In case any building, structure, or land is . . . maintained or used in violation of any ordinance enacted under this act or prior enabling laws, the governing body or, with the approval of the governing body, an officer of the municipality, in addition to other remedies, may institute in the name of the municipality any appropriate action or proceeding to prevent, restrain, correct or abate such building, structure or land, or to prevent, in or about such premises, any act, conduct, business or use constituting a violation. (emphasis supplied).
53 P.S. § 10617. Failure of a state official to perform a purely discretionary act is not a denial of equal protection or due process absent some showing of arbitrariness or an abuse of discretion. There is no such allegation in the instant case nor is there any assertion of facts which show improper acts of the defendants. Conclusory contentions of constitutional violations without factual support do not establish a civil rights deprivation sufficient to withstand a motion to dismiss. Fletcher v. Hook, 446 F.2d 14 (3d Cir. 1971). In Harrison v. Brooks, 446 F.2d 404 (1st Cir. 1971), a case somewhat similar to the one at bar, property owners brought a civil rights action against certain local officials for failure to enforce zoning bylaws of the town. The court there held that a cause of action was stated under 42 U.S.C. § 1985(3) and 28 U.S.C. § 1343(1) because there was an allegation of conspiracy and purposeful discrimination. However, with regard to the counts of the complaint under 42 U.S.C. § 1983 and 28 U.S.C. § 1343(3), the First Circuit affirmed their dismissal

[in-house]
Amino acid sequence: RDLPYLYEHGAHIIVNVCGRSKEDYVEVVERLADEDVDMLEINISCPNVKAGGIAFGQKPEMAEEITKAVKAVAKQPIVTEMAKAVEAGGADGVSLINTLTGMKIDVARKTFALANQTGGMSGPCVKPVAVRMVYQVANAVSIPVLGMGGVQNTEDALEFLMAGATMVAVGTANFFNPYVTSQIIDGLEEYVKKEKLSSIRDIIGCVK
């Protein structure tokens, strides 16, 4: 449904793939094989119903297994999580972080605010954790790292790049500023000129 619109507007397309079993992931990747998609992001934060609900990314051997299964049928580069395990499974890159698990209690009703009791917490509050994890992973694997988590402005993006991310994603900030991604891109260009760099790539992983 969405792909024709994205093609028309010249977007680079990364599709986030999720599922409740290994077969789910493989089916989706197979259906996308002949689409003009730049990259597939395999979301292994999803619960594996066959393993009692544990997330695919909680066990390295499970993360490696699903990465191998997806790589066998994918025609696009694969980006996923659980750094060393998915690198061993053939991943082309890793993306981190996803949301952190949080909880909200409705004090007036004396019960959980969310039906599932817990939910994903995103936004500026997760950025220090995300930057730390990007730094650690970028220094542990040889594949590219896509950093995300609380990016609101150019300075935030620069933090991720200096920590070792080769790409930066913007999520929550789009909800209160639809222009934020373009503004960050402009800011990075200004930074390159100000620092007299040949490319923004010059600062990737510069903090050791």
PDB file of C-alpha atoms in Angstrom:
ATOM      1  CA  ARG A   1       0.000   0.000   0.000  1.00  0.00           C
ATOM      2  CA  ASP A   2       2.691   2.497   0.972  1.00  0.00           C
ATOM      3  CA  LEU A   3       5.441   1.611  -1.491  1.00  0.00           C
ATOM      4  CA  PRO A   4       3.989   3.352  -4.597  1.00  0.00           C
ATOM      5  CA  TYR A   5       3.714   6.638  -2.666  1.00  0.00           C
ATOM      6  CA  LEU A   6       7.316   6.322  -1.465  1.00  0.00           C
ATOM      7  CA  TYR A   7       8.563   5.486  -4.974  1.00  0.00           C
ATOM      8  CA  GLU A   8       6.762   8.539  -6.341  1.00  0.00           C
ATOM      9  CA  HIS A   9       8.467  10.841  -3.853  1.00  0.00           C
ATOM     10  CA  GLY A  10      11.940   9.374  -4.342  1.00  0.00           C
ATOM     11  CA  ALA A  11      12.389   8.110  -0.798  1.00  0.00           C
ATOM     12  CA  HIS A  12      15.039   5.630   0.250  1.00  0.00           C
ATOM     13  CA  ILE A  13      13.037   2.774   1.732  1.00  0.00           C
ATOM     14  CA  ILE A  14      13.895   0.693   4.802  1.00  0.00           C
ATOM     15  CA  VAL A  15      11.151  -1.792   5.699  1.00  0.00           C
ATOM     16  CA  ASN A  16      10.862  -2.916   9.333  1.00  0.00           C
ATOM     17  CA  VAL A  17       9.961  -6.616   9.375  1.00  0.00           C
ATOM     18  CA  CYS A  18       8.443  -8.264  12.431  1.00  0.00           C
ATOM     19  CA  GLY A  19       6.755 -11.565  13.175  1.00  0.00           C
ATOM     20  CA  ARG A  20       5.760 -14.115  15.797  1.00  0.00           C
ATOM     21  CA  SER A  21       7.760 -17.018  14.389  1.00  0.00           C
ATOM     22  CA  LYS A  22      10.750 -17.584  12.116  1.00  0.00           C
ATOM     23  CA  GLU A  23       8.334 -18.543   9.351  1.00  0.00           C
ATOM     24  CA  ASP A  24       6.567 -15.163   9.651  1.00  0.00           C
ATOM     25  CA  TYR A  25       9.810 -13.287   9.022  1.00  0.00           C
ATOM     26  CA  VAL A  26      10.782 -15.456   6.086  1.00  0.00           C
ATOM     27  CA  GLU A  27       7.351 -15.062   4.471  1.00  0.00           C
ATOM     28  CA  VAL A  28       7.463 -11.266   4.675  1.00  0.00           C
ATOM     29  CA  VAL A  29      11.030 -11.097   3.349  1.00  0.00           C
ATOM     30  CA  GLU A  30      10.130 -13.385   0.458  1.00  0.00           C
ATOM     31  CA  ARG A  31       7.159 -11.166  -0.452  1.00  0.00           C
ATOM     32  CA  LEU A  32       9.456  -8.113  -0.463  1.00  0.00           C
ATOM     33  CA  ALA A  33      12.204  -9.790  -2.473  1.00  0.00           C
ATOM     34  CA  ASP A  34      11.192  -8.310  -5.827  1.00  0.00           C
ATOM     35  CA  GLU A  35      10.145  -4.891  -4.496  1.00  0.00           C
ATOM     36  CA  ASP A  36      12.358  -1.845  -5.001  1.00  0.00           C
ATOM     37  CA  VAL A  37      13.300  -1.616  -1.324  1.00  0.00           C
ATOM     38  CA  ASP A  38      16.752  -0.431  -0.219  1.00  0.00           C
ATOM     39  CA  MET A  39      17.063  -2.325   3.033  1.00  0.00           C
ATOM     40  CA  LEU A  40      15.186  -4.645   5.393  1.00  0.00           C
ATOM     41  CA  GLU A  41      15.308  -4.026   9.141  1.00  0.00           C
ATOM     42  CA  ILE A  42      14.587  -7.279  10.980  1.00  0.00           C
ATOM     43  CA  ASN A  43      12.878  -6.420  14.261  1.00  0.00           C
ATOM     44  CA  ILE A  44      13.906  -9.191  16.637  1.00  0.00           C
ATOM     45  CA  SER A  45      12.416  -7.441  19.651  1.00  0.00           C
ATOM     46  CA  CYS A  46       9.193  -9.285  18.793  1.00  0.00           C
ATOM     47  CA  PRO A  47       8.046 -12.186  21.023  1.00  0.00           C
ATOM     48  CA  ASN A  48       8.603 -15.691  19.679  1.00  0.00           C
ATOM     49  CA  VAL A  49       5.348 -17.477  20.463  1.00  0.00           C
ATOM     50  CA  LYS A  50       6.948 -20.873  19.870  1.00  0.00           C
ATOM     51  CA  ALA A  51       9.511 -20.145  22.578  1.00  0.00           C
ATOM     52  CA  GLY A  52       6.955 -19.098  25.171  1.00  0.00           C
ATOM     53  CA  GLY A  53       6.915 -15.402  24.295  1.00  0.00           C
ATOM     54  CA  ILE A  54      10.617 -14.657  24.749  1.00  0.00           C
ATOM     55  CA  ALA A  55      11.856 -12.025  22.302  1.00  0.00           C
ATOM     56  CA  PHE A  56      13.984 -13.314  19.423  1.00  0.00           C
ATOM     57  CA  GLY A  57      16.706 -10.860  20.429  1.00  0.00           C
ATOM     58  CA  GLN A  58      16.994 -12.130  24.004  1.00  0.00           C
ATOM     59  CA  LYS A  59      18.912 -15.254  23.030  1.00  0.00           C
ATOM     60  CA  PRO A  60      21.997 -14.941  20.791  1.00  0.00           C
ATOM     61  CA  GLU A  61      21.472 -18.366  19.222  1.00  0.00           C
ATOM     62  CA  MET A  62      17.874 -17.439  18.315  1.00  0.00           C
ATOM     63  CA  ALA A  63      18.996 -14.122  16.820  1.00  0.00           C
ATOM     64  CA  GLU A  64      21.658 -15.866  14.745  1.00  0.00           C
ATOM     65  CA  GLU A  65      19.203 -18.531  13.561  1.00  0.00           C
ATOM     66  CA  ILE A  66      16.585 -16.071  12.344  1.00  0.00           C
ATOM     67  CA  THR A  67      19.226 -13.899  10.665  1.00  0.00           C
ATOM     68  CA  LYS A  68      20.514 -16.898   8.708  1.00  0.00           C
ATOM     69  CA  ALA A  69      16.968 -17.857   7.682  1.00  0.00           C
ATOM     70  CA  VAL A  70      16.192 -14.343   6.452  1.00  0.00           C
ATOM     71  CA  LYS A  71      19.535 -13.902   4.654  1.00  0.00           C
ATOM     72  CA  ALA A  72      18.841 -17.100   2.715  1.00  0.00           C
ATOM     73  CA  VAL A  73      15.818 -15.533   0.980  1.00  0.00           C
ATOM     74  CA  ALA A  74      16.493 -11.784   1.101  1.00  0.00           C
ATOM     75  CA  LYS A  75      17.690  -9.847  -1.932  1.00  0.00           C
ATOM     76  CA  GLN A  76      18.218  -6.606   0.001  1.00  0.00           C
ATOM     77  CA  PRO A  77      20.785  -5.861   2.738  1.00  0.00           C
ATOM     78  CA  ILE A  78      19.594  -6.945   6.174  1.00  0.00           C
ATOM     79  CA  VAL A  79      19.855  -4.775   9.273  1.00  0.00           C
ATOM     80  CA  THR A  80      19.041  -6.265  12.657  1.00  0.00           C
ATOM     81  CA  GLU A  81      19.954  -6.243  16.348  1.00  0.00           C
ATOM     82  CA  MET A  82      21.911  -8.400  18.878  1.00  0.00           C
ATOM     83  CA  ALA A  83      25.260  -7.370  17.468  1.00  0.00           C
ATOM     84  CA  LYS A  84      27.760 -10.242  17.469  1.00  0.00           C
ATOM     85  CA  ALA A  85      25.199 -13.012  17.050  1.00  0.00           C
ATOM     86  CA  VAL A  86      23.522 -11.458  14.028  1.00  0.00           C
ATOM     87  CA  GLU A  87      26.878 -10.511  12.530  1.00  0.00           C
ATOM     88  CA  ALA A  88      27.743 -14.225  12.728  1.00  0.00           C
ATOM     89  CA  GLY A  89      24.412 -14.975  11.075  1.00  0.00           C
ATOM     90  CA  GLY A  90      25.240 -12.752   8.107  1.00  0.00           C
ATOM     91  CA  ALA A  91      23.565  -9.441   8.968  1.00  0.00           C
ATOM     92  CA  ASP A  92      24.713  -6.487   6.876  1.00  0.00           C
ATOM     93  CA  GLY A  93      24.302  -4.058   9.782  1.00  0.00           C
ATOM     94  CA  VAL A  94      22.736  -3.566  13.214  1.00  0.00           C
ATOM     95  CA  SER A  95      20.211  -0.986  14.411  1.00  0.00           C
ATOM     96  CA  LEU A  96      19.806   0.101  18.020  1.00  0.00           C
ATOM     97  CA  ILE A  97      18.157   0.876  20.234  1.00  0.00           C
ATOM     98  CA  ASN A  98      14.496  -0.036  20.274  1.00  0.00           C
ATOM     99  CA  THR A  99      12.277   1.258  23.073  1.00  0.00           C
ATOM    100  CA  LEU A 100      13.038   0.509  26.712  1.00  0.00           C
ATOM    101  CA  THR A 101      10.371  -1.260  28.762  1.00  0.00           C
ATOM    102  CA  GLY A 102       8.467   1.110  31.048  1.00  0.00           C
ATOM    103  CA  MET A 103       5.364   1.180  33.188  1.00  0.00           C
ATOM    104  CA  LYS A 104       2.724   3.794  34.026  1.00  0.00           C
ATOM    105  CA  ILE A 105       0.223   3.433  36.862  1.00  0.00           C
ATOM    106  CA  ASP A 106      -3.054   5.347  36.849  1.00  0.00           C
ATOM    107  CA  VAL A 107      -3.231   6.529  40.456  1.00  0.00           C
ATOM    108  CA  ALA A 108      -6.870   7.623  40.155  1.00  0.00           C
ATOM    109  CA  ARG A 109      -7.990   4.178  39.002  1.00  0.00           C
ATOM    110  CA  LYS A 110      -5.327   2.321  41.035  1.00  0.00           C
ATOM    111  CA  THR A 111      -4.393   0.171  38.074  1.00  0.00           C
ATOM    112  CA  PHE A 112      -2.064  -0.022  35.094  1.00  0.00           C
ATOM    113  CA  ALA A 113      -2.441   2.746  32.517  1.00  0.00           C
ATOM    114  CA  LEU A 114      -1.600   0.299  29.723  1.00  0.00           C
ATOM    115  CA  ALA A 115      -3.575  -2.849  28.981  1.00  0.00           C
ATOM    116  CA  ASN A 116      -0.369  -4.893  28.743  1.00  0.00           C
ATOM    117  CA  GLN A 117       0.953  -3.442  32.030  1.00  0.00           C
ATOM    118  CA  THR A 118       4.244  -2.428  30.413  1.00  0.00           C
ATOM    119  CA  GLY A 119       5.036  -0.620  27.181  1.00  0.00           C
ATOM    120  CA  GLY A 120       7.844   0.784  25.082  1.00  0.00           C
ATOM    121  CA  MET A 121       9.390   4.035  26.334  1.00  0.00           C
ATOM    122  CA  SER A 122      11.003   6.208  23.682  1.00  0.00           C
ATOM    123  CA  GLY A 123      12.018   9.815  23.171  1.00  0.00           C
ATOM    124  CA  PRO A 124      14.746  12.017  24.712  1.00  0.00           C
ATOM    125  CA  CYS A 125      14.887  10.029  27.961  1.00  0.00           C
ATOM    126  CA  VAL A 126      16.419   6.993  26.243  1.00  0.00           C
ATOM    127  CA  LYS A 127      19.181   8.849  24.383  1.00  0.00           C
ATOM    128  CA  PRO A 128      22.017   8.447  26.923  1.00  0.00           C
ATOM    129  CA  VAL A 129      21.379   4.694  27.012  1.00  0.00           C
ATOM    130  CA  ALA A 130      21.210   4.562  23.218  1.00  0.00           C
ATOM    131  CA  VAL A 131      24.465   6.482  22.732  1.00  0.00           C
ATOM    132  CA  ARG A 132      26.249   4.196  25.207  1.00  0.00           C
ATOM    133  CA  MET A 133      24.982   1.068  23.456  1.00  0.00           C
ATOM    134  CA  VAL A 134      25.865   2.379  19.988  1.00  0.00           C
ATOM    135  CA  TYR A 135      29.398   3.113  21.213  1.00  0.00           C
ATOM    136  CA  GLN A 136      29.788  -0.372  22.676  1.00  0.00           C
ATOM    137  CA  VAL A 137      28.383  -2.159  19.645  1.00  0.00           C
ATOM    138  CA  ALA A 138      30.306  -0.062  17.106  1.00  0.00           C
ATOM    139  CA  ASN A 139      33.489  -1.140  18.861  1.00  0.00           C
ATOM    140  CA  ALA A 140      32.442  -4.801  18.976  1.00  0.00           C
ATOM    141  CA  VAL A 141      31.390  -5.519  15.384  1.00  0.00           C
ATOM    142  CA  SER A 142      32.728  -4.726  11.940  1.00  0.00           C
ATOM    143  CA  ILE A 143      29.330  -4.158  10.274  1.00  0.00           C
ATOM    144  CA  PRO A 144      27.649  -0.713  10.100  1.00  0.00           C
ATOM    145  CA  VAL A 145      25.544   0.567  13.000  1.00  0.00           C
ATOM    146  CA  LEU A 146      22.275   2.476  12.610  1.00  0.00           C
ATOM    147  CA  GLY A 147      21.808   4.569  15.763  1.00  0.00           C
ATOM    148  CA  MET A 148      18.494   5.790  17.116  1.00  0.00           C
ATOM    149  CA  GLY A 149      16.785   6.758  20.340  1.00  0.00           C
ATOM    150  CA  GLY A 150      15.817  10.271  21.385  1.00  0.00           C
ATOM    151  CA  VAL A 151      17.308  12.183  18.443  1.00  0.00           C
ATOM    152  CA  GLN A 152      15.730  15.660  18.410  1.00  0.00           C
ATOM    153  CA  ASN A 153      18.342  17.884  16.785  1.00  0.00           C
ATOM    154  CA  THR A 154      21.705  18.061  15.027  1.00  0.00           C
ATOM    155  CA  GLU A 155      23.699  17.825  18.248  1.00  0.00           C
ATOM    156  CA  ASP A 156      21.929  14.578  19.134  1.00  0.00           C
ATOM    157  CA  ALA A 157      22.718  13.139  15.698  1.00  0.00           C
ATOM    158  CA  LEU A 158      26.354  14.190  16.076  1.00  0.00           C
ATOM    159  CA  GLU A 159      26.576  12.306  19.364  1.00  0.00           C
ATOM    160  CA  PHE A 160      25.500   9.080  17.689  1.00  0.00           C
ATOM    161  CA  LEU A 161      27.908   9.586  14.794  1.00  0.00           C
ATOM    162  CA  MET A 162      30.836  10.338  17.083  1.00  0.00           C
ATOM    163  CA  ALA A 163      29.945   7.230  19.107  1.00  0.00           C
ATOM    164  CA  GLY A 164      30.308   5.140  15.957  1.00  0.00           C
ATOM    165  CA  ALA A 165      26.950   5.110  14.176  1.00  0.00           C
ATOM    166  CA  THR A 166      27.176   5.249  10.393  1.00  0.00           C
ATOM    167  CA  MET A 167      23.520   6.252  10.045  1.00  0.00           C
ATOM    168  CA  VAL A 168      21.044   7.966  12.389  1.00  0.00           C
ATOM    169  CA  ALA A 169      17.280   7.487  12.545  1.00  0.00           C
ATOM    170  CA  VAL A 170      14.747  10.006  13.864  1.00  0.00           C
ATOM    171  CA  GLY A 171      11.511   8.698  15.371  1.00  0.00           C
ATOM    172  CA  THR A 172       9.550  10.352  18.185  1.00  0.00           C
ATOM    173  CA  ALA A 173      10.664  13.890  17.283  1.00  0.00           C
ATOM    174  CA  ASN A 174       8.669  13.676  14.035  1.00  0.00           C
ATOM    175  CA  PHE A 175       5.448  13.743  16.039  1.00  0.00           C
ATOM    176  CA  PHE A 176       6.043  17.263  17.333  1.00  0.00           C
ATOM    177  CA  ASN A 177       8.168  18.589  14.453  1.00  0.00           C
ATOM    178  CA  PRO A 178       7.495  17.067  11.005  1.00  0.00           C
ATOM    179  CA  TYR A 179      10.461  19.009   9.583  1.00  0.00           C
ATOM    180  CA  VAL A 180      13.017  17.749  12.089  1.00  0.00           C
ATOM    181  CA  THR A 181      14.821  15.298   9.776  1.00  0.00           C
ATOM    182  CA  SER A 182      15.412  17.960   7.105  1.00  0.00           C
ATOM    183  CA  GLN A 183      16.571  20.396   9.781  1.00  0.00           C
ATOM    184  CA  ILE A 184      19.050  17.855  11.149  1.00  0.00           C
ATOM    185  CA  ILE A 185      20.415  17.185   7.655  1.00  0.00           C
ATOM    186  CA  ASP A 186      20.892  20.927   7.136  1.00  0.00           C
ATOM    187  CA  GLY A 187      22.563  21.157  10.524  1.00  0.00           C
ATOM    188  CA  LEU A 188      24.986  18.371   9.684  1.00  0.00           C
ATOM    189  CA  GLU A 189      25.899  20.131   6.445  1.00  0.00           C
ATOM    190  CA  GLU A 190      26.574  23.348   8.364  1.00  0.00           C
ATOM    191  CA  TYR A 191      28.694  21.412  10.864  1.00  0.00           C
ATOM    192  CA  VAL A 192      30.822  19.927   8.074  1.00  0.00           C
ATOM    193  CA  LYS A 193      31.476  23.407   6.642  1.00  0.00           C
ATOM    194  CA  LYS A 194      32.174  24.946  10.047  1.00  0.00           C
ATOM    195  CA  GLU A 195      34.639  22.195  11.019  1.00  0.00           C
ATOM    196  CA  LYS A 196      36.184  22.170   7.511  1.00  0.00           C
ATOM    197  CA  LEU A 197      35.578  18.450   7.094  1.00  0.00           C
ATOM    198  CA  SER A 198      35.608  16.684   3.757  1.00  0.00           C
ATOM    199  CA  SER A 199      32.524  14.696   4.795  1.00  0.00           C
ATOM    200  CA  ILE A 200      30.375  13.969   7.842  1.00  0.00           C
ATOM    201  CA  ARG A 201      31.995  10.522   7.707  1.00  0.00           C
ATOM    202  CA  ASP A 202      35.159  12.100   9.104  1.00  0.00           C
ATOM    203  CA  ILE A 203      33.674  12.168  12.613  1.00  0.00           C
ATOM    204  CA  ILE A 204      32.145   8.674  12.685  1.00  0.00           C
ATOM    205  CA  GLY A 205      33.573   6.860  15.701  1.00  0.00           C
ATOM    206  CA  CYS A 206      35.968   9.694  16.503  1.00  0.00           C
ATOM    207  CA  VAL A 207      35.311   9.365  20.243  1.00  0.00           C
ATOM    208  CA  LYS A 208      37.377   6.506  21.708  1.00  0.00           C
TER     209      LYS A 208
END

because they do no more than allege "wrongful" conduct by the defendants. Where a state official's judgment and discretion are of vital concern, we require a showing of purposeful discrimination or at least an allegation that his misdeeds were knowing or reckless.
Id. at 407. There are no allegations in the complaint here of knowing or reckless misdeeds.
Plaintiffs do not state how the failure or refusal of defendants to abate an alleged zoning violation by a neighbor of plaintiffs is a denial of due process. There may be remedies available to plaintiffs in the state courts. The basic dispute in this action seems to be between plaintiffs and their neighbor and it is a purely local zoning dispute. Mindful of the fact that "a complaint should not be dismissed for failure to state a claim unless it appears beyond doubt that the plaintiff can prove no set of facts in support of his claim which would entitle him to relief", Conley v. Gibson, 355 U.S. 41, 45-46, 78 S. Ct. 99, 102, 2 L. Ed. 2d 80, 84 (1957), the complaint will be dismissed as to all defendants because no cognizable civil rights violation appears.NOTES
 Apparently, plaintiffs have a pending action in state court against their neighbor to abate the alleged violations which form the basis for the instant claim.
 While not all named defendants have filed a motion to dismiss, those who have not done so are not parties to the action because they have not yet been served. In any event, dismissal as to all defendants is proper. United States ex rel. Gittlemacker v. Commonwealth of Pennsylvania, 281 F. Supp. 175 (E.D.Pa.1968), aff'd sub nom., United States ex rel. Gittlemacker v. County of Philadelphia, 413 F.2d 84 (3d Cir. 1969), cert. denied, 396 U.S. 1046, 90 S. Ct. 696, 24 L. Ed. 2d 691 (1970).